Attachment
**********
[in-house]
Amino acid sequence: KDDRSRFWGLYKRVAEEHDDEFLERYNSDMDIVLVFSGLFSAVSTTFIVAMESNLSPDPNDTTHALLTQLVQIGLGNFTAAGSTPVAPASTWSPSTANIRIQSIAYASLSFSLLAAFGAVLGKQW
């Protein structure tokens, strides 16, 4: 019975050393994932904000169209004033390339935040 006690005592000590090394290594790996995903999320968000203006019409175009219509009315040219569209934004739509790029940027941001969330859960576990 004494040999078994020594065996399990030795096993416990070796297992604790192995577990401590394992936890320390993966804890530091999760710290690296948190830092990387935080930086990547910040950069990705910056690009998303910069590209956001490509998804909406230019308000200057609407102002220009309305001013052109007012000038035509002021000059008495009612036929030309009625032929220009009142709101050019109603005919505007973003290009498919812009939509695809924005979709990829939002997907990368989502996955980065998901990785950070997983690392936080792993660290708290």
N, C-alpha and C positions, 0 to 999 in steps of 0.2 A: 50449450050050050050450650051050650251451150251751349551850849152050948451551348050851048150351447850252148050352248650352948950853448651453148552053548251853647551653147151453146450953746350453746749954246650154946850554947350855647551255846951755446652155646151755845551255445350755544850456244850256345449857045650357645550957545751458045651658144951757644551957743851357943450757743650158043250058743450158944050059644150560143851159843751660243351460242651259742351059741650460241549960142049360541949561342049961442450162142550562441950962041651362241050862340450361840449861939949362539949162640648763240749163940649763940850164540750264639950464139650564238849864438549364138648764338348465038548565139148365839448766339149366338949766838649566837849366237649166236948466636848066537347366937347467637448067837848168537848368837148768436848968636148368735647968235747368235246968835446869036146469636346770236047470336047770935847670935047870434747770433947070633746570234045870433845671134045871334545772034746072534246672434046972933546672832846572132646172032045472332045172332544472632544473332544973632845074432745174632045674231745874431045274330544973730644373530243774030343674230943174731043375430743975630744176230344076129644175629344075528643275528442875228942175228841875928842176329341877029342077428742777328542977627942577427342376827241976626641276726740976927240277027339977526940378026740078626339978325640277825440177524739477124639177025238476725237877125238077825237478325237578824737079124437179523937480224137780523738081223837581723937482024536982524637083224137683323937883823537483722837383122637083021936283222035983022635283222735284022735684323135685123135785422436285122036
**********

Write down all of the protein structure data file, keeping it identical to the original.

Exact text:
[in-house]
Amino acid sequence: KDDRSRFWGLYKRVAEEHDDEFLERYNSDMDIVLVFSGLFSAVSTTFIVAMESNLSPDPNDTTHALLTQLVQIGLGNFTAAGSTPVAPASTWSPSTANIRIQSIAYASLSFSLLAAFGAVLGKQW
């Protein structure tokens, strides 16, 4: 019975050393994932904000169209004033390339935040 006690005592000590090394290594790996995903999320968000203006019409175009219509009315040219569209934004739509790029940027941001969330859960576990 004494040999078994020594065996399990030795096993416990070796297992604790192995577990401590394992936890320390993966804890530091999760710290690296948190830092990387935080930086990547910040950069990705910056690009998303910069590209956001490509998804909406230019308000200057609407102002220009309305001013052109007012000038035509002021000059008495009612036929030309009625032929220009009142709101050019109603005919505007973003290009498919812009939509695809924005979709990829939002997907990368989502996955980065998901990785950070997983690392936080792993660290708290």
N, C-alpha and C positions, 0 to 999 in steps of 0.2 A: 50449450050050050050450650051050650251451150251751349551850849152050948451551348050851048150351447850252148050352248650352948950853448651453148552053548251853647551653147151453146450953746350453746749954246650154946850554947350855647551255846951755446652155646151755845551255445350755544850456244850256345449857045650357645550957545751458045651658144951757644551957743851357943450757743650158043250058743450158944050059644150560143851159843751660243351460242651259742351059741650460241549960142049360541949561342049961442450162142550562441950962041651362241050862340450361840449861939949362539949162640648763240749163940649763940850164540750264639950464139650564238849864438549364138648764338348465038548565139148365839448766339149366338949766838649566837849366237649166236948466636848066537347366937347467637448067837848168537848368837148768436848968636148368735647968235747368235246968835446869036146469636346770236047470336047770935847670935047870434747770433947070633746570234045870433845671134045871334545772034746072534246672434046972933546672832846572132646172032045472332045172332544472632544473332544973632845074432745174632045674231745874431045274330544973730644373530243774030343674230943174731043375430743975630744176230344076129644175629344075528643275528442875228942175228841875928842176329341877029342077428742777328542977627942577427342376827241976626641276726740976927240277027339977526940378026740078626339978325640277825440177524739477124639177025238476725237877125238077825237478325237578824737079124437179523937480224137780523738081223837581723937482024536982524637083224137683323937883823537483722837383122637083021936283222035983022635283222735284022735684323135685123135785422436285122036